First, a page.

South Korea is well known for its horror cinema. Bong Joon-ho’s Parasite isn’t a horror film per se, though it does have subterranean surprises and a horrific climax.
Parasite follows the squalid Kim family. Through a lucky connection, Ki-Woo (Woo-Sik Choi) manages to get a tutoring job. He then plots to hook up his father (Kim Kae-Taek), mother (Hye-Jin Jang) and sister (So-Dam Park) with other positions.
The client is the wealthy Park family, comprised of the tech CEO patriarch (Park Dong-Ik), in-over-her-head mother (Yeo-Jeung Jo), bored teenage daughter (Ji-So Jung) and hyperactive youngster (Hyun-Jun Jung). In other words, the cliche silver-screen wealthy family.
The Kims and Parks live in two different worlds. The former live lives of worrying where their next check is going to come from, in a tiny house in the middle of a flood zone. Meanwhile, the Parks are ensconced in a glass bubble of comfort and greenery, atop a steep hill. One must wonder if Bong Joon-ho intended to make an ecological-inequality statement with this choice of settings.
The class dichotomy also informs how the two families interact with each other. The Park family head comments about how the Kim patriarch smells like “people on the subway.” Another character cons her way into a therapist-teacher job by parroting the popular new-age buzzwords in her interview after doing some quick Google research, bringing her naïve interviewer to tears. Ki-Woo expresses unease to his friend and his student about being accepted in the circle of the affluent. It’s worth noticing that the Kim family is much older than the Park family. South Korea has the highest elderly poverty rate of the 34 OECD countries, in part due to the explosion of its elderly population and the steep decline in its birth rate. This dichotomy, along with high youth unemployment (which is mentioned by Kim Kae-Taek’s character) means that there are fewer and fewer young people to support more and more old people.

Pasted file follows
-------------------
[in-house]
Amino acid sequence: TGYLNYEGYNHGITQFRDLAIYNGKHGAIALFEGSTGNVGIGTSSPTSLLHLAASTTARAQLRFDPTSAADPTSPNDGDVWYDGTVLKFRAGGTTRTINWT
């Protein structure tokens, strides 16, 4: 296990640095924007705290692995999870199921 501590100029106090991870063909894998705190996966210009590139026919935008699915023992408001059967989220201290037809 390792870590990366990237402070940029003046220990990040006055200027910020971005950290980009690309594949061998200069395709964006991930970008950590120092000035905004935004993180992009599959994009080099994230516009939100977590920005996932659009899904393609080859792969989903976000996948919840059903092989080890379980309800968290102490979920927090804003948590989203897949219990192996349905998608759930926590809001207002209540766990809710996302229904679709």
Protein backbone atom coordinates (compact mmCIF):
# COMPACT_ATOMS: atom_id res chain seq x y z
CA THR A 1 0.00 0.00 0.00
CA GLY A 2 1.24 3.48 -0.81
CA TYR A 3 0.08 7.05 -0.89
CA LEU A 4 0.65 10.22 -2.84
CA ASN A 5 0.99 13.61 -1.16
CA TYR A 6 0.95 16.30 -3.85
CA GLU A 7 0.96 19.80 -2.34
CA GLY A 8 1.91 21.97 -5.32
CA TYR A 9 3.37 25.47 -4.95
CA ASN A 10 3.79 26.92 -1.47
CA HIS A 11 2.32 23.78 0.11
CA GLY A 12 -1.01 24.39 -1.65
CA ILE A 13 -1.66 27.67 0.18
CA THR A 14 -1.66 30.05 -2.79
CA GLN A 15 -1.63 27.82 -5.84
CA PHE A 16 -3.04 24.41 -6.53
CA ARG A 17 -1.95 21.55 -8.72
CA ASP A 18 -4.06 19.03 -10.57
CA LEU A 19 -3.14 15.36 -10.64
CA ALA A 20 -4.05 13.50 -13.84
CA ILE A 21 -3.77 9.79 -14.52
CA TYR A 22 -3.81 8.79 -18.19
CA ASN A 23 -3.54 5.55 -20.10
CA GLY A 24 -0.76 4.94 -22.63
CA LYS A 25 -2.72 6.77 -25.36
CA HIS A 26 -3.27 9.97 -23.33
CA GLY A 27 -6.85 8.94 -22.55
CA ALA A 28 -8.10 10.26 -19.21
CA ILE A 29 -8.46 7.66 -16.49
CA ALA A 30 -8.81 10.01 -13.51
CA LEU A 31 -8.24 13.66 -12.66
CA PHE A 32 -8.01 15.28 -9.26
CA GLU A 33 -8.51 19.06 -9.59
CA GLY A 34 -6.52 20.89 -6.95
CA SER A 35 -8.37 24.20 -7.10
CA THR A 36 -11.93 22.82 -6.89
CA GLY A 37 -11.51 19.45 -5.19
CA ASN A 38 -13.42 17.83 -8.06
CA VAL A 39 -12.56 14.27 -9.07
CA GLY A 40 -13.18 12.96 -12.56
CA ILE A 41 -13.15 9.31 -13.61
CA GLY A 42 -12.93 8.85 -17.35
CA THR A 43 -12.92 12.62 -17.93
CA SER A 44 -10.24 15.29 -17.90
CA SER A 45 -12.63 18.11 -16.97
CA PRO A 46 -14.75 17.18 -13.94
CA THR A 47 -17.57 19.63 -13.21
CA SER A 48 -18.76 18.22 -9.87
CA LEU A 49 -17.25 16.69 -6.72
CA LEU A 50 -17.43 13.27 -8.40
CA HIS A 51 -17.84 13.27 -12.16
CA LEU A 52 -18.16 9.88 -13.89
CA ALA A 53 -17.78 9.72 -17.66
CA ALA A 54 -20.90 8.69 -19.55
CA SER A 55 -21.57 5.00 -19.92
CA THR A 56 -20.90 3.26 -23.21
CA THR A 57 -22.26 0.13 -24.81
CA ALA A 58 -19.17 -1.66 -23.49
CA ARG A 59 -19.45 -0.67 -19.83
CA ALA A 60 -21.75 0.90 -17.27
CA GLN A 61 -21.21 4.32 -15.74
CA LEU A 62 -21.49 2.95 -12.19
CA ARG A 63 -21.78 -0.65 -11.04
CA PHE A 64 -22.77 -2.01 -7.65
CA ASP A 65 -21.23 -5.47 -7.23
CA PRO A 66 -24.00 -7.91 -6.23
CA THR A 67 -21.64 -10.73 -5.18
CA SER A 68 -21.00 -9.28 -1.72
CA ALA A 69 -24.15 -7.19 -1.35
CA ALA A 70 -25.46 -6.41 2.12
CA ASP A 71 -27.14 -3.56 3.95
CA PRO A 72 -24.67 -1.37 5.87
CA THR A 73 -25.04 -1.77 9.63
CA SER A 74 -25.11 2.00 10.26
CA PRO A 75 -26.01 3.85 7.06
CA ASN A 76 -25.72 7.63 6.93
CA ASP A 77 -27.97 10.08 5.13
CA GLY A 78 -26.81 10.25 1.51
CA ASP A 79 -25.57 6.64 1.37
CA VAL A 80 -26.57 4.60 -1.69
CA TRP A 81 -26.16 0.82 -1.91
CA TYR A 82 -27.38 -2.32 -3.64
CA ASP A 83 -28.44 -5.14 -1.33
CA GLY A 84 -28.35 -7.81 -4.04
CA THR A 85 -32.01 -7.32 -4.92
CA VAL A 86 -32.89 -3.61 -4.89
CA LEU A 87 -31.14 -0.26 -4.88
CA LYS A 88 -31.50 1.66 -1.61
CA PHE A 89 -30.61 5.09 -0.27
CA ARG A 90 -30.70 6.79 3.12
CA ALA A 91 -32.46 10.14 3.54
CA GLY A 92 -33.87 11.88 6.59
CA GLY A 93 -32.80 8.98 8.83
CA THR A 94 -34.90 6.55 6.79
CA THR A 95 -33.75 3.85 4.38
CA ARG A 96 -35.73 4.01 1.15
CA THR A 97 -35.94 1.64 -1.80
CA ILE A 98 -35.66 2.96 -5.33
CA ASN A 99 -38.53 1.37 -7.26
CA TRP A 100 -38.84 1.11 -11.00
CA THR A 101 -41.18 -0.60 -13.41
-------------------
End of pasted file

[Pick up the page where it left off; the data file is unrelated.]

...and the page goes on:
These economic factors diminish working-class solidarity. Ki-Woo’s family gets their jobs by stealing them from fellow blue-collar workers through devious backstabbing. There’s a very brief scene where a neighbor with a bicycle asks the Kim family for help in the midst of a natural disaster.
Though ultimately insignificant to the plot, Bong Joon-ho must have inserted it to illustrate the cutthroat nature of living life on the margins. Without giving away the ending, it would have been much less macabre if the Kims and another house-servant couple had been able to come to an agreement.
Parasite, through its title, suggests the extraction of something vital from one party to another. Though extreme wealth inequality can institute this relationship between the ultra-wealthy and the have-not’s living under them, it can also go the other way. Kim Kae-Taek’s character exclaims at one point that, “The amount of money coming from their house into ours is immense!” Extreme inequality fosters an environment of selfishness that touches everyone.
We are seeing examples of Hollywood anti-rich fantasies in recent hits like Hustlers and Joker. I point this not to condemn these works of art (or the people who watch them), but rather to point out the popular general sentiment that they reflect. Bong Joon-ho has been exploring the class dynamics of noblesse cluelessness and hypocrisy since his 1994 short Incoherence and, most notably, in Snowpiercer. Parasite is his most coherent and masterful take on these themes yet.
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